SNAPSHOT dependencies are not detected without number

When consuming a dependency like this:

compile 'com.acme:server:SNAPSHOT'

then the maven-metadata.xml in the repository is not checked first in order to find the latest timestamped snapshot. Changing it to:

compile 'com.acme:server:99-SNAPSHOT'

and it works.

Because we have a continuous development process without predefined versions, SNAPSHOT always points to the trunk/head of our development. So not having the number makes sense.

Gradle considers any version with a “-SNAPSHOT” suffix a changing module. If the version is simply “SNAPSHOT” you can explicitly tell Gradle that the dependency is changing.

compile('com.acme:server:SNAPSHOT') {
    changing = true
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Thanks for that. Very helpful. Can I suggest that you add the text you wrote to the documentation. I think that’s quite important for people to know and the “changing” flag isn’t clearly documented (that I found) outside the Javadoc for gradle.

I’m still not sure if this is a bug. Should the hyphen be part of the check that this is a snapshot or just the word “SNAPSHOT”?

I believe including the hyphen is consistent with the Maven behavior so I would not consider this to be a bug.

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Unfortunately even your suggestion doesn’t work right.

compile('com.acme:server:SNAPSHOT') {
    changing = true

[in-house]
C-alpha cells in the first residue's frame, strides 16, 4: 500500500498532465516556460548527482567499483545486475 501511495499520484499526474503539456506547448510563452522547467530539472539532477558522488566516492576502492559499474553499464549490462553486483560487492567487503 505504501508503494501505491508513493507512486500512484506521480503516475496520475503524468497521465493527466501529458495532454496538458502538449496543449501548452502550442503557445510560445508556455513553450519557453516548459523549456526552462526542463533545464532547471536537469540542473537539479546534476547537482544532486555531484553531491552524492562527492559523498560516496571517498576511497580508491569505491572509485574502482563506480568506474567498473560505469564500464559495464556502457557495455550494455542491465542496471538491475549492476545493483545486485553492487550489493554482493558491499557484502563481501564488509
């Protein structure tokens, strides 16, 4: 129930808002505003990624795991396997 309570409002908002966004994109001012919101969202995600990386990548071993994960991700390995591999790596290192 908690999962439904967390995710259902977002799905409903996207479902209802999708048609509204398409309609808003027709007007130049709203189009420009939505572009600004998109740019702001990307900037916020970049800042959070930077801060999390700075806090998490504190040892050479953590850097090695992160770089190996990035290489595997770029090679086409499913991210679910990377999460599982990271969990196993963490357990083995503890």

Does not find the resources. However with


I see it tries to load com/acme/server/88-SNAPSHOT/maven-metadata.xml and then determine the correct latest timestamped pom to grab.

I’m guessing the problem is in the MavenResolver. I guess I’ll need to make a fake version number to get this working.

There seems to be somewhat of a disconnect between the Maven deployment code and our resolution logic. You don’t necessarily have to create discrete versions for your module, you just simply can’t use the version ‘SNAPSHOT’, you’ll have to name it anything else. This in conjunction with changing = true should give you the result you’re looking for.

Well, I named it “99-SNAPSHOT” which counts as anything else. Thanks for all your help, but I still think this functionality needs to be better documented in gradle. It is all a bit ‘magic’ as to why it sometimes works.

Even the ‘changing’ flag isn’t documented to mean “will look for timestamped pom versions”. Rather, its documentation seems to suggest that the functionality is only “check for new versions often and don’t rely on the cache”.

This is correct. Timestamped versions are specific to ‘SNAPSHOT’ versions in Maven repositories. The notion of a ‘changing’ module is repository agnostic.

I’m beginning to think this might actually be an issue with Maven. The code I linked to above seems to indicate that a version of “SNAPSHOT” is not valid, however Maven is perfectly content with publishing such a module and will use the timestamp name scheme as with other snapshots. In any case I’ve raised GRADLE-3350 to track this as we should probably handle this case better.